UPPER EAST SIDE — Tens of thousands of petitioners are demanding that the Guggenheim Museum remove pieces from a yet-to-open exhibit due to video footage they say "glorifies animal abuse."
“Art and China After 1989,” a highly-anticipated three-month exhibit set to open on Oct. 6, includes 150 pieces by experimental artists between 1989 and 2008, according to the New York Times.
But after a preview of the controversial exhibit, animal rights activists are foaming at the mouth over a filmed, live performance showing aggressive, restrained pit bulls and a cage filled with live reptiles and insects battling to survive.
More than 55,000 animal rights activists and sympathizers had signed an online petition as of Friday evening, demanding that the museum shut down the exhibit, calling it “appalling and disgusting.”
The most upsetting piece, according to the petition writer, is “Dogs That Cannot Touch Each Other” by husband-and-wife artists Sun Yuan and Peng Yu. The seven-minute video shows American pit bulls strapped to non-motorized treadmills, gnashing their teeth and exhausting themselves under the restraints, according to the Times. The footage is from a live performance at the Beijing museum in 2003.
Another video that has angered petitioners features two pigs having sex in front of a live museum audience at a Bejing museum, their skin stamped head-to-toe with letters. The title work, “Theater of the World,” will house live insects and reptiles fighting for survival in an enclosure display.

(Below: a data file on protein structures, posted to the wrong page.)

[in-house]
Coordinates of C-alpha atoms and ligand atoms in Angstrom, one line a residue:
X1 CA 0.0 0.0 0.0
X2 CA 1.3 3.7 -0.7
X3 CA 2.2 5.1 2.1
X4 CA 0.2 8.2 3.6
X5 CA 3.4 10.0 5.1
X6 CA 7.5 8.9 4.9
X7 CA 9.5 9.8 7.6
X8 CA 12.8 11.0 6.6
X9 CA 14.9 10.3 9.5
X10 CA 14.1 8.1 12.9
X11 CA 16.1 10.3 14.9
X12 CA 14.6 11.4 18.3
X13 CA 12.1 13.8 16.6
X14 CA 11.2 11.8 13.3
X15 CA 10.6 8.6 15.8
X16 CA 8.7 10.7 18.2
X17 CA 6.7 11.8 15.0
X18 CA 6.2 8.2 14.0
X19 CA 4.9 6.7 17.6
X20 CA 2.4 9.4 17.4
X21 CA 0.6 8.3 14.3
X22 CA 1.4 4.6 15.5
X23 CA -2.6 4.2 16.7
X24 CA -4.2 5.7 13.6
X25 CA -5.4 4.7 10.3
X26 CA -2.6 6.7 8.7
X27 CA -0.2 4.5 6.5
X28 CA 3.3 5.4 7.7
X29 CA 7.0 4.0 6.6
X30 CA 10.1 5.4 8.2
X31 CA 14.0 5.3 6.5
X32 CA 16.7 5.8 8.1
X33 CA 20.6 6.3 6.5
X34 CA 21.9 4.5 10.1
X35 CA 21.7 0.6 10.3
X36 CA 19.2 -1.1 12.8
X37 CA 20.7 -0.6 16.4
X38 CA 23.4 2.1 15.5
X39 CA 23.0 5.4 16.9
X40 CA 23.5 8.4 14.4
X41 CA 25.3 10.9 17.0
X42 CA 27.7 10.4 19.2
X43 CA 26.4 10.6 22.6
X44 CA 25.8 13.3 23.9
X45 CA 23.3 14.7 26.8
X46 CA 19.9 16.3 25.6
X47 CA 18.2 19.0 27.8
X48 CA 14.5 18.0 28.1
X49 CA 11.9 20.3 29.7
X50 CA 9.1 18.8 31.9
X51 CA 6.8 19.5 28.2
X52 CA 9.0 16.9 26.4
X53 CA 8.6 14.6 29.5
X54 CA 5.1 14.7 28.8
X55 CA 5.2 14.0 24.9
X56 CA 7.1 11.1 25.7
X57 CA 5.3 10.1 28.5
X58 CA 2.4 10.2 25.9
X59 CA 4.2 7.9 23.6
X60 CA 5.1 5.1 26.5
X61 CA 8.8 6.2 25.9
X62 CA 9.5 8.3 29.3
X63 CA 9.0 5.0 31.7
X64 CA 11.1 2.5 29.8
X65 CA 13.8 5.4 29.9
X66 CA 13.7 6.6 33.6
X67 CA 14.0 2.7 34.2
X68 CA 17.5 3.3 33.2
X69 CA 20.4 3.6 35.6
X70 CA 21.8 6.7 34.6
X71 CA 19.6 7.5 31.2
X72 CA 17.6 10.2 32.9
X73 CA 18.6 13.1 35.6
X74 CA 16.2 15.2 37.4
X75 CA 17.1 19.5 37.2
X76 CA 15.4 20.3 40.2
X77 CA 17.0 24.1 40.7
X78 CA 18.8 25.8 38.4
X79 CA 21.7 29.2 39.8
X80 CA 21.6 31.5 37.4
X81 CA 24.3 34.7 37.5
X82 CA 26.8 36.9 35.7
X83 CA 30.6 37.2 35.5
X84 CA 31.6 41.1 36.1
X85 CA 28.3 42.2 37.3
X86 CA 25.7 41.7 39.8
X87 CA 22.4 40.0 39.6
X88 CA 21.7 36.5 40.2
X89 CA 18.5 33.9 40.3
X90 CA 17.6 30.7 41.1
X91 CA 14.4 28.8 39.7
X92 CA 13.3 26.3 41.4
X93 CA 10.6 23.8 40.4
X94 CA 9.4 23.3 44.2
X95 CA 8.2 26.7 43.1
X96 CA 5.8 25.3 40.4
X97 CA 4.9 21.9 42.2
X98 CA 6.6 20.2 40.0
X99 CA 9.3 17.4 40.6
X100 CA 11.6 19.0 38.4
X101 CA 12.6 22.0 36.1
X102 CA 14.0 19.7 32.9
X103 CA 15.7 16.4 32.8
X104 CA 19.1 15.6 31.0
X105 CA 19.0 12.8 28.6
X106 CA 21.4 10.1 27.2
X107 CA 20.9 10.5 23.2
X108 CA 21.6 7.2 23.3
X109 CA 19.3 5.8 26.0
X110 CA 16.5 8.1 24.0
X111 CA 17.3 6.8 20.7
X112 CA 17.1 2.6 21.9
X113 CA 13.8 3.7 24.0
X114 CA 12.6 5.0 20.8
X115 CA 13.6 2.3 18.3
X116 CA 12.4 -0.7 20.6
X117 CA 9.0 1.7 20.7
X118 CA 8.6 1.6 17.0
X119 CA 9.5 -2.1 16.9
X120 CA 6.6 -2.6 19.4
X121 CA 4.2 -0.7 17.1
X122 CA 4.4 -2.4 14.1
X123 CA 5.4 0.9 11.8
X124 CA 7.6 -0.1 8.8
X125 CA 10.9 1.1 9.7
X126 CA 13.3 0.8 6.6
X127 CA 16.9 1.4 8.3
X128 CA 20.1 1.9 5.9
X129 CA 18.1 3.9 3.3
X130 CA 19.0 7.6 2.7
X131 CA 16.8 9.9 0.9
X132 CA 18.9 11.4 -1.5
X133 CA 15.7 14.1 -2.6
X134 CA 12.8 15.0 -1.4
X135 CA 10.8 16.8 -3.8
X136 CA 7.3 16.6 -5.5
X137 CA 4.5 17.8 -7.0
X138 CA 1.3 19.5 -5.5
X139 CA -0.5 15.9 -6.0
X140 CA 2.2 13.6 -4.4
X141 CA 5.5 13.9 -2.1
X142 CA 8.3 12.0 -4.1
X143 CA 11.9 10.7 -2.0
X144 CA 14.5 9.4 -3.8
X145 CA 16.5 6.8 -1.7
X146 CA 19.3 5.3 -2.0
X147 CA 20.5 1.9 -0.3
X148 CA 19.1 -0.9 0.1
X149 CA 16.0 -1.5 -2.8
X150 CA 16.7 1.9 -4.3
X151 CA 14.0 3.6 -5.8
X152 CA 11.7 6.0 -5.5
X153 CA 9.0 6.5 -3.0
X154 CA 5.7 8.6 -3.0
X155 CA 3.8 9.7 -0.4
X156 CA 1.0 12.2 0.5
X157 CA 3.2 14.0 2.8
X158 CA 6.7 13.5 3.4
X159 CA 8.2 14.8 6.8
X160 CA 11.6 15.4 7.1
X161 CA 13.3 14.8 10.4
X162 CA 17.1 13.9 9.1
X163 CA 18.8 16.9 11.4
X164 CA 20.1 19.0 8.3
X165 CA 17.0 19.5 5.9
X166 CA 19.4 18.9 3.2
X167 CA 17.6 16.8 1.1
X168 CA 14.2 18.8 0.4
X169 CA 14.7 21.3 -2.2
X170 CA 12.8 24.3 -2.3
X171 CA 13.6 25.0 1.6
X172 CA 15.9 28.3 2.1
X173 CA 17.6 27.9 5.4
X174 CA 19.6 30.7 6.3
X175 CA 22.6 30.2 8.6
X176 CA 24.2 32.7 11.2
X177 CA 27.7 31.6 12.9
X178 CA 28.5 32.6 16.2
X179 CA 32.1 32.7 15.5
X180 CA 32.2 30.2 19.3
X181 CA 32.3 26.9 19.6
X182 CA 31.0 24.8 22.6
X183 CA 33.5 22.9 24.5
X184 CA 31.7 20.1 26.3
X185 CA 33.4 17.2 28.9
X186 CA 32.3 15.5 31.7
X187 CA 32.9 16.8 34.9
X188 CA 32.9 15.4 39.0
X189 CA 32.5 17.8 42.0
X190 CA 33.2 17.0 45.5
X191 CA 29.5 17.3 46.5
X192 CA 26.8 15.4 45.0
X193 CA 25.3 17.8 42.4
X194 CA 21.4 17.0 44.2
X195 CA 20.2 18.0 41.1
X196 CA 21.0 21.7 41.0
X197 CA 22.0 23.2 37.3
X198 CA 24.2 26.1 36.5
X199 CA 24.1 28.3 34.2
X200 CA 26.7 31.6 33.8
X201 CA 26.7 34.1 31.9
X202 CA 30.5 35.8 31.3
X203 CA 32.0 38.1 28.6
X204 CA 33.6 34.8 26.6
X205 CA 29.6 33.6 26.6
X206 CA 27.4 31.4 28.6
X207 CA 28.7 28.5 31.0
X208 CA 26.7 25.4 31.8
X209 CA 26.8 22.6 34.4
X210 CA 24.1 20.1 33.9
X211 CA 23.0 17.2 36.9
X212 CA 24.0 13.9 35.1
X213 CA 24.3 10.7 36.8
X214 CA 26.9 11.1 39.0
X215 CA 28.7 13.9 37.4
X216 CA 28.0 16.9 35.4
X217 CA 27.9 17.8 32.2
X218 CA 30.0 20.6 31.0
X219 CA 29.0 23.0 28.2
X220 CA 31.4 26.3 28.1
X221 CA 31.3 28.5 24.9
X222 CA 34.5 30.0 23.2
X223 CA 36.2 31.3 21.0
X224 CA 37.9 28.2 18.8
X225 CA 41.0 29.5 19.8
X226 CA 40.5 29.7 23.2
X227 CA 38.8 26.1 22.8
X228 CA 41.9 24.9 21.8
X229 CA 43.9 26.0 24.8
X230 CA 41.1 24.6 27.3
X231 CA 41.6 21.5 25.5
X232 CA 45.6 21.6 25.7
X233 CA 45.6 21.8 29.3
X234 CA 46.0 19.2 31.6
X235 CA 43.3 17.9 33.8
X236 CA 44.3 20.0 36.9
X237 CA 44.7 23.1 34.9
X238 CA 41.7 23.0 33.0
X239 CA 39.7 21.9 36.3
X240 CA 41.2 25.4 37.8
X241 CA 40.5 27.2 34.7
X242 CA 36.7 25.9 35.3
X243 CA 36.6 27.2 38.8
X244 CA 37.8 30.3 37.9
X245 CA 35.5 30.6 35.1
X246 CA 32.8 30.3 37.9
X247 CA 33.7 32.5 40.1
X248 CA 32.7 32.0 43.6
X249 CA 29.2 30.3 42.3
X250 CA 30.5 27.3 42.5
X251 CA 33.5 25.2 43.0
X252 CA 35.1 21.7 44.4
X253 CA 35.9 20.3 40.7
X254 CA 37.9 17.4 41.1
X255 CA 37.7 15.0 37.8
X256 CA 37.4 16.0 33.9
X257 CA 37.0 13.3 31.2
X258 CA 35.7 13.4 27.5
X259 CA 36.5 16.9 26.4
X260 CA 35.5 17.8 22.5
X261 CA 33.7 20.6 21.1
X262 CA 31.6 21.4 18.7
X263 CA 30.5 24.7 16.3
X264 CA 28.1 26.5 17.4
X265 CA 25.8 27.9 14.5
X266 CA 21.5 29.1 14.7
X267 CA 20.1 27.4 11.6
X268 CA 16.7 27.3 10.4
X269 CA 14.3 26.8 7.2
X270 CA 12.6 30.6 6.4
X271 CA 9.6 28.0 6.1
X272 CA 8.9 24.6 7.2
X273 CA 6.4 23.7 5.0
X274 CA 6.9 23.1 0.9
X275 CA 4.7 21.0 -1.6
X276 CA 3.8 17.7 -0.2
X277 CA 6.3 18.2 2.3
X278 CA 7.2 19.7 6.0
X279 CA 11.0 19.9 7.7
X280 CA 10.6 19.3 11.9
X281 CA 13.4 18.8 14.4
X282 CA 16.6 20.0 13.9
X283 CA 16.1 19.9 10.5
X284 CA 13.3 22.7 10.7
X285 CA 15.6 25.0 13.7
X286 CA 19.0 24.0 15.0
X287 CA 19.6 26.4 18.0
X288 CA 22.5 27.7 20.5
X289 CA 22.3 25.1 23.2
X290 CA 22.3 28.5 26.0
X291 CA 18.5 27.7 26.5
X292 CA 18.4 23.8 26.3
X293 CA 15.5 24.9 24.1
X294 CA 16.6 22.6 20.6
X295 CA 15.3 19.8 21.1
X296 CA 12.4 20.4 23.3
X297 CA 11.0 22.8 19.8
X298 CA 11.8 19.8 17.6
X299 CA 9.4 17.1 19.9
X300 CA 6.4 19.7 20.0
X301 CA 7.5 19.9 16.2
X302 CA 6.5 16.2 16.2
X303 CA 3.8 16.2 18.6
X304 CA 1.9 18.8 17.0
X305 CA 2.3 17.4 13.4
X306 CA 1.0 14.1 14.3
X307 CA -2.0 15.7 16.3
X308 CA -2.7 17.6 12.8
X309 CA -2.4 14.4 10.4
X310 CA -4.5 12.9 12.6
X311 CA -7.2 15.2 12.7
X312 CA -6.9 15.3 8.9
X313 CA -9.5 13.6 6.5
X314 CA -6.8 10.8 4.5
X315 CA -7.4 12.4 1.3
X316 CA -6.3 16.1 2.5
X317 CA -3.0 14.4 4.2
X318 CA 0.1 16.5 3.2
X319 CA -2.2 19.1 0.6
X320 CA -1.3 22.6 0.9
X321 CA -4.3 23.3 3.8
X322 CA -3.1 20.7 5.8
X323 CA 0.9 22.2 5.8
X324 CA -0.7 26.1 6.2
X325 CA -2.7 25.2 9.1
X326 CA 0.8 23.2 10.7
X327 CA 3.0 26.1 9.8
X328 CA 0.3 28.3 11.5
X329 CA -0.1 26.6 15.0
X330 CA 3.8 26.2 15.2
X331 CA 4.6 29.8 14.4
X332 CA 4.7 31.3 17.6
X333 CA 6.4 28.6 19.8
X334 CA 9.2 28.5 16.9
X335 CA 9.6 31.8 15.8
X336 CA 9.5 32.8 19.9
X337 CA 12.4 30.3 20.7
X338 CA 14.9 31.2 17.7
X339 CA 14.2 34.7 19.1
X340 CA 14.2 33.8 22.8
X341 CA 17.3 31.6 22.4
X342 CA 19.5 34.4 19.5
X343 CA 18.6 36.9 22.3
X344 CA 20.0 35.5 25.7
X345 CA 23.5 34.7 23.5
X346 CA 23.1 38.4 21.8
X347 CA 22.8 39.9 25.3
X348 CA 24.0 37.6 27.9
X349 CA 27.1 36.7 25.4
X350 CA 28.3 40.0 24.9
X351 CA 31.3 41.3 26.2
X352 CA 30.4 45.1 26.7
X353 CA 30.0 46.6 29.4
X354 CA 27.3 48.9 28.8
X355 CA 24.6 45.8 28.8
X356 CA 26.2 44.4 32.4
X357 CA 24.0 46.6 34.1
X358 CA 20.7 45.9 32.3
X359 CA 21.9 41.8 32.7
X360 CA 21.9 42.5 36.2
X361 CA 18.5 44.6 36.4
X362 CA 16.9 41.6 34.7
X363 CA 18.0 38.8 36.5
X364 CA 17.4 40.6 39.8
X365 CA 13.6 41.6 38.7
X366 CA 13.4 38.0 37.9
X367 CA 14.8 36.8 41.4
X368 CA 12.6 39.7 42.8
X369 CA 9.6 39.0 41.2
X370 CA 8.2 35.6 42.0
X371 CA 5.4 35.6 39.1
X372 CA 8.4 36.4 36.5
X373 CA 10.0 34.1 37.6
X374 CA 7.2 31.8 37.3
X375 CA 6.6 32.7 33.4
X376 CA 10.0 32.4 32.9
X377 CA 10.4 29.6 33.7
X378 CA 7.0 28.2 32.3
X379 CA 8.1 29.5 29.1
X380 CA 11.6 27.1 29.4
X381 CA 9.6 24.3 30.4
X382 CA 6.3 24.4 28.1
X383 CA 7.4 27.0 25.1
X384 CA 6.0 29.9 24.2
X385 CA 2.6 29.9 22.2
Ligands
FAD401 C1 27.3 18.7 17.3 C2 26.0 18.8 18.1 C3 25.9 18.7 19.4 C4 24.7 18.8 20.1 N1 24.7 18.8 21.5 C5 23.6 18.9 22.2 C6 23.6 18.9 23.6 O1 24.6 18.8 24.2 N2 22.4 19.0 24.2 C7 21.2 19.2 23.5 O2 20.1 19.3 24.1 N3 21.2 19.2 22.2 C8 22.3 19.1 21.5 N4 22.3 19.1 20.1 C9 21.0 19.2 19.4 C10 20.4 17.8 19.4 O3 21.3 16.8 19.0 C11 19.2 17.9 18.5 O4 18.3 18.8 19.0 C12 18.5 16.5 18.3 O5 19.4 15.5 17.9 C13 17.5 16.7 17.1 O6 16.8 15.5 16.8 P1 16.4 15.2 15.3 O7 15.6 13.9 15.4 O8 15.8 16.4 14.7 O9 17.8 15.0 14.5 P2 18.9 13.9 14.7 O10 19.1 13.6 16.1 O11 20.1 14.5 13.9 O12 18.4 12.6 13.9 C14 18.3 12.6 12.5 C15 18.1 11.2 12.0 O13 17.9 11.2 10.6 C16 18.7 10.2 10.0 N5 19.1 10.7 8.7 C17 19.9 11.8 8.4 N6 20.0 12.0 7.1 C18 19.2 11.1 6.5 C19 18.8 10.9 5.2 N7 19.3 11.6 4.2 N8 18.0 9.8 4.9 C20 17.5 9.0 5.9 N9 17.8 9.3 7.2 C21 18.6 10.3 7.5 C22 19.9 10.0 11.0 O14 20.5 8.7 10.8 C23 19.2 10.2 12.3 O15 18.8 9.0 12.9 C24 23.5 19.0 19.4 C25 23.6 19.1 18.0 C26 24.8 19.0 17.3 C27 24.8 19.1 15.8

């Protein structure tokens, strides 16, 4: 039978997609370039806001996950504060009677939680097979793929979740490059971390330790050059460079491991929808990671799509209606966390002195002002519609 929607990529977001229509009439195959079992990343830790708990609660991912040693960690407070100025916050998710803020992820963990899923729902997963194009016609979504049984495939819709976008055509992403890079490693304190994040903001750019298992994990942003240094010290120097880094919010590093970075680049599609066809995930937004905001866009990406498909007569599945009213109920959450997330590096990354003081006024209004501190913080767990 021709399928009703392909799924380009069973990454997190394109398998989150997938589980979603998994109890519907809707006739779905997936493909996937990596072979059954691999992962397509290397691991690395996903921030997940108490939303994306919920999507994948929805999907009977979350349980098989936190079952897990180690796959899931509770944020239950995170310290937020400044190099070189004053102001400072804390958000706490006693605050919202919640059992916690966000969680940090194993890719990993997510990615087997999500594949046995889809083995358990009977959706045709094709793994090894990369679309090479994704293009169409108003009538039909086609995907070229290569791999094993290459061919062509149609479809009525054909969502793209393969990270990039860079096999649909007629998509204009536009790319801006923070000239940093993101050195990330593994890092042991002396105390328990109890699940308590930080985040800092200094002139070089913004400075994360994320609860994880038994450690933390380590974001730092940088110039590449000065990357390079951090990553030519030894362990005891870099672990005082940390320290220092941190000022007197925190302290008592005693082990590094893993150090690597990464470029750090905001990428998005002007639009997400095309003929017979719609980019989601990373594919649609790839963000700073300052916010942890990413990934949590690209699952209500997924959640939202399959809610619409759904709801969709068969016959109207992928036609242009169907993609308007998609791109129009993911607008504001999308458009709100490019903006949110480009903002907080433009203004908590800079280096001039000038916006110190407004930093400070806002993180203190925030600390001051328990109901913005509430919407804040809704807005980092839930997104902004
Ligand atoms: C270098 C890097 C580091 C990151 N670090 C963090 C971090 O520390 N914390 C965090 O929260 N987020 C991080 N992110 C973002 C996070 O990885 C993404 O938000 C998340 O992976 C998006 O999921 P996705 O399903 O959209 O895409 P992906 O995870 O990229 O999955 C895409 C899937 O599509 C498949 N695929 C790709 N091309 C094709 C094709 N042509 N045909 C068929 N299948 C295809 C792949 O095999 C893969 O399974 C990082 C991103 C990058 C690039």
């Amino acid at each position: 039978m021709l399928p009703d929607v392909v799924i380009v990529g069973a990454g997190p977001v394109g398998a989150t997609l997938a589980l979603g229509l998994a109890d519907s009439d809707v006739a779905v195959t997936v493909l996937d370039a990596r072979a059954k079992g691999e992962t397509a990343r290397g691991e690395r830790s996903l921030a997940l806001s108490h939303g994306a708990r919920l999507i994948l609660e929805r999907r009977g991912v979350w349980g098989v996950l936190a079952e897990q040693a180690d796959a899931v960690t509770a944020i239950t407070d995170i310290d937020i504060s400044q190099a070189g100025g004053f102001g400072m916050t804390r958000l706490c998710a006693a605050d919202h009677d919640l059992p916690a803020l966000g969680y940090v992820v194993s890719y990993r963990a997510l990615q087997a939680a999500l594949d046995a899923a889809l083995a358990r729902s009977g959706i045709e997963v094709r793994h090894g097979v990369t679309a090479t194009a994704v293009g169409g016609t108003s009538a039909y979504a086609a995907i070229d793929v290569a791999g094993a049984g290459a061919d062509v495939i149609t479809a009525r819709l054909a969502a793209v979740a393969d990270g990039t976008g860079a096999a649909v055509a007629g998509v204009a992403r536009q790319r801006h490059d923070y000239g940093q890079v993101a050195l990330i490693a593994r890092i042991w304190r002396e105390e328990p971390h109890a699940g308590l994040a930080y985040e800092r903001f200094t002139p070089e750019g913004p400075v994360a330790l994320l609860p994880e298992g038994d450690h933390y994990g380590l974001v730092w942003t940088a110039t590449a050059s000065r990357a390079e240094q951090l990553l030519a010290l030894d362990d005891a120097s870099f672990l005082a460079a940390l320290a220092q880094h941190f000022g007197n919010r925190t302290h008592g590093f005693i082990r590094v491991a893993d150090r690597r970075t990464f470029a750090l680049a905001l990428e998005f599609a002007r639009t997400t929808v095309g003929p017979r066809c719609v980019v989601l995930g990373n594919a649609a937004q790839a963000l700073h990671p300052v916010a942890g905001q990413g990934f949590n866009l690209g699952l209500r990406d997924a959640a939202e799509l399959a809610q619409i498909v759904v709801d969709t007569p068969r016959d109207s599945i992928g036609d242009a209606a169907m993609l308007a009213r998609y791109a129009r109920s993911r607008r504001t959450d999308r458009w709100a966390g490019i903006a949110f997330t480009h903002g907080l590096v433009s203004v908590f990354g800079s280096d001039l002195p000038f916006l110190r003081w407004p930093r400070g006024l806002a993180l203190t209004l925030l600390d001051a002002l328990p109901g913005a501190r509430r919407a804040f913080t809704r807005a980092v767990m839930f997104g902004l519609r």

“This assault on animals in the name of art will not be tolerated or supported,” the petition states.
The museum, responding to the initial outcry on social media over "Dogs That Cannot Touch Each Other," defended the work and the entire exhibit, calling it an “intentionally challenging and provocative artwork that seeks to examine and critique systems of power and control,” according to a statement released by the museum Thursday.
“We recognize that the work may be upsetting,” the statement continues. “The curators of the exhibition hope that viewers will consider why the artists produced it and what they may be saying about the social conditions of globalization and the complex nature of the world we share.”
The museum was not immediately available for comment Friday regarding the petition.
Once the petition reached its goal of 50,000 signatures, it would be sent to museum senior curator, Alexandra Monroe, it stated.
“Art and China after 1989: Theater of the World” will be at the Solomon R. Guggenheim Museum, 1071 Fifth Avenue, Oct. 6, 2017, through Jan. 7, 2018.
Correction: The original version of this story stated that the “Dogs That Cannot Touch Each Other” video shows pit bulls strapped to motorized treadmills. They are actually strapped to non-motorized treadmills.